2. Something that I don’t understand is that the people in the military signed up for it knowing that they would possibly have to shoot at another human being to retain a job when the economy is in the shitter.. Maybe they realized what they are doing is wrong and that’s why the suicide in the military is through the roof..I like the band-aid effect cannabis gives for stressful events but instead of a band-aid why can’t we go to the root of the problem..Money.. Money has caused all of these problems.. The first tax in this country was on alcohol to pay for the Annexation away from Great Britain.. After the country paid off the war why didn’t the tax go away? Greed.. Pure and simple.. People were used to spending the newly found taxes and after generations we have what we have today, laws that take volumes and volumes of space that just further distort the American dream. Too many rules, for a “free country”. We are not free, we hold the burden for what the government wants to spend to promote Capitalism/Imperialism.. A few win while the rest get what they can.. Sound familiar? The people making the the money are the ones who invested in the military, the budget has not gone down even after we left Iraq and Afghanistan..Who do they plan on picking a fight with now? Syria? Doubtful since the Russian President was pissed that he heard our CIA type agencies were funneling weapons to people that this administration agrees with.. Weird since Obama’s administration does not like firearms and have been trying to take ours away.. Kinda hypocritical.. I do not know how we as the people of this country gave up the power we fought so hard for.. The people die for nothing? The Vatican still has massive influence on our policies, 80% of Americans are Christians which includes Catholics.. Which means that they are more likely to agree with someone with like morals that they too were indoctrinated with.. This world is truly the butterfly effect.. What happens when the oil is gone and we are 100 years down the road from then.. How do you think the kids in the school would feel when they learn how wasteful we are as a race? We need to set up a better future.. Personally I have yet to find a decent job that doesn’t test for cannabis, my life is put on hold.. Everytime I turn around another insurance companies policy is that you can’t smoke period.. Have something to do with Pharma? If the insurance company has stocks in Pharma then they damn sure wouldn’t cut their our wrists over it, and they would blame it on saving us from ourselves to get away with it. See how that works? I need change soon otherwise I will be homeless.. American dream right?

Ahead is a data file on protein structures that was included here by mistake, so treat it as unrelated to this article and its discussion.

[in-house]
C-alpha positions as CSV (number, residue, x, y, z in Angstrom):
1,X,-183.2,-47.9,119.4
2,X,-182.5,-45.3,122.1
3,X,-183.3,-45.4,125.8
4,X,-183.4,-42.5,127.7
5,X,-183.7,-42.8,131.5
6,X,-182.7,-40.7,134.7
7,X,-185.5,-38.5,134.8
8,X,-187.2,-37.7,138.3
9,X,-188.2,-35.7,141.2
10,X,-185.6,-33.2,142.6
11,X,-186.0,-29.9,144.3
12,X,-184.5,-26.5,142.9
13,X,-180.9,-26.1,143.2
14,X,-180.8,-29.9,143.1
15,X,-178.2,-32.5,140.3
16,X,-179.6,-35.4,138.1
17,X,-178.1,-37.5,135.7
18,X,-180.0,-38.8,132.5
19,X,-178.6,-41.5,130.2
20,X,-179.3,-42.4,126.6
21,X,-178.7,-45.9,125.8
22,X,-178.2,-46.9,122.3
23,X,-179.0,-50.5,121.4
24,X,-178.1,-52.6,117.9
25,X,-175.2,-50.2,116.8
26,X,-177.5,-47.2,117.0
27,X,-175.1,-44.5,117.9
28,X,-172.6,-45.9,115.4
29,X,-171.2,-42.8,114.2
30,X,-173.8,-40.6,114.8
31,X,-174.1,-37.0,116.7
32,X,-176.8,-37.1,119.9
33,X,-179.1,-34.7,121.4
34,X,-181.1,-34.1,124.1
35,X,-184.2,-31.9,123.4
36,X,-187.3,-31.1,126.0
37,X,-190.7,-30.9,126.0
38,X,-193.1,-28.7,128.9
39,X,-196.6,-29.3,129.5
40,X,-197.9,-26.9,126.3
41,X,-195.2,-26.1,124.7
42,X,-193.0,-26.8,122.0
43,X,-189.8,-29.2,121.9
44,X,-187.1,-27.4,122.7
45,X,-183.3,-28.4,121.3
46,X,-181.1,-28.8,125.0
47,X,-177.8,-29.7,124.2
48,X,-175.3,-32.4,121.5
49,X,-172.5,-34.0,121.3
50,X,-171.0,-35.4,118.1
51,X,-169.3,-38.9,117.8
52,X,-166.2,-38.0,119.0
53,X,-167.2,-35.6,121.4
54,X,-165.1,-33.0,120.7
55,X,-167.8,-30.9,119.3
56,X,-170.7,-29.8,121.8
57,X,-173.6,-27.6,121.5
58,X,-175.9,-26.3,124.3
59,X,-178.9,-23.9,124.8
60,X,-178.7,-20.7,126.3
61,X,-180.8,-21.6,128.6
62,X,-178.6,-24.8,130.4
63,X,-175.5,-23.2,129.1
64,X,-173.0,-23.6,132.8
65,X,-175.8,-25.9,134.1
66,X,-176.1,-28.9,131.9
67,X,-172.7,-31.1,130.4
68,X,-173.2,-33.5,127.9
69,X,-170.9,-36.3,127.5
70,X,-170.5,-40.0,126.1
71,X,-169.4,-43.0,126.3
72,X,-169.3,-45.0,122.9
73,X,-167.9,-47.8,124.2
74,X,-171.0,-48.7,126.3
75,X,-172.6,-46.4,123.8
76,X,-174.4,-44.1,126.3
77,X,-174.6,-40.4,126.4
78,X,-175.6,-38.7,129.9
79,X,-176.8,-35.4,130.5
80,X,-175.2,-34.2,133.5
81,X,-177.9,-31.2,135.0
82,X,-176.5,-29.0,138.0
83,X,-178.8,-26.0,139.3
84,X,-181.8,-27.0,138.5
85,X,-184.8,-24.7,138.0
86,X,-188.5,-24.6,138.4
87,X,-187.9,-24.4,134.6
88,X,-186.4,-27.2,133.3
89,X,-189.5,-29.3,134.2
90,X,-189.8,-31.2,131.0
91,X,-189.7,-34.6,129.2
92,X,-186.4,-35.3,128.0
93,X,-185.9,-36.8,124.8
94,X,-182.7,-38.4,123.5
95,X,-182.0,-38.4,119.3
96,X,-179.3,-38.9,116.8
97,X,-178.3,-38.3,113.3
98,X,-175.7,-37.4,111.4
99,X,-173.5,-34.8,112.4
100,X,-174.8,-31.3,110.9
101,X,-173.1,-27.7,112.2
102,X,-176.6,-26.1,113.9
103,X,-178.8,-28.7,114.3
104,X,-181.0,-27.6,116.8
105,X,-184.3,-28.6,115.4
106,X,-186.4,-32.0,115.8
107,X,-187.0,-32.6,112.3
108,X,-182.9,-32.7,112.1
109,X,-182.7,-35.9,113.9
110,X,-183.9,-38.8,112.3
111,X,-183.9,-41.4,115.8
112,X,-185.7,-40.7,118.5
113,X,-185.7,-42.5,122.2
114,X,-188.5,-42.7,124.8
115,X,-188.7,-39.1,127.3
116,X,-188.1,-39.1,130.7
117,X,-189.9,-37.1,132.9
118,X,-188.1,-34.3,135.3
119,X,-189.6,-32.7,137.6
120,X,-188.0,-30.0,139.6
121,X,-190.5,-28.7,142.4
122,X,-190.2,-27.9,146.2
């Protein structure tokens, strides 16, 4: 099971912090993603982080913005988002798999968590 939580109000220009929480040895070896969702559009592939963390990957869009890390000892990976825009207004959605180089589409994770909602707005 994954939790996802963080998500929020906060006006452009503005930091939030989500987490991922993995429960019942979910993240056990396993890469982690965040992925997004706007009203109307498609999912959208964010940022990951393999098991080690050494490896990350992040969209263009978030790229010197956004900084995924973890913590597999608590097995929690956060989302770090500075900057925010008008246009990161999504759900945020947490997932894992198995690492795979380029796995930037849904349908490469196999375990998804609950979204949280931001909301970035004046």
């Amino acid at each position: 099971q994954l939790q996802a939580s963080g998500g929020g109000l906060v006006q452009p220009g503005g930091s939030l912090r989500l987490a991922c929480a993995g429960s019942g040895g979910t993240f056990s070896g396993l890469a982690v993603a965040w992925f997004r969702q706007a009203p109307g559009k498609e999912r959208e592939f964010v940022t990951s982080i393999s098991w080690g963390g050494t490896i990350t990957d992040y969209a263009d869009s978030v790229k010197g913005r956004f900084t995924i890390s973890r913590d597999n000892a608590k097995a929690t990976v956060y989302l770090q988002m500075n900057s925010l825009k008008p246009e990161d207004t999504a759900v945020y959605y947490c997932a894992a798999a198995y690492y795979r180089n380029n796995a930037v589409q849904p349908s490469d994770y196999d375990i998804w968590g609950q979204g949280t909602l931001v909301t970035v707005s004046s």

3. Way to go Maine! Take note people of New Hampshire …we PTSD sufferers now have new place to live.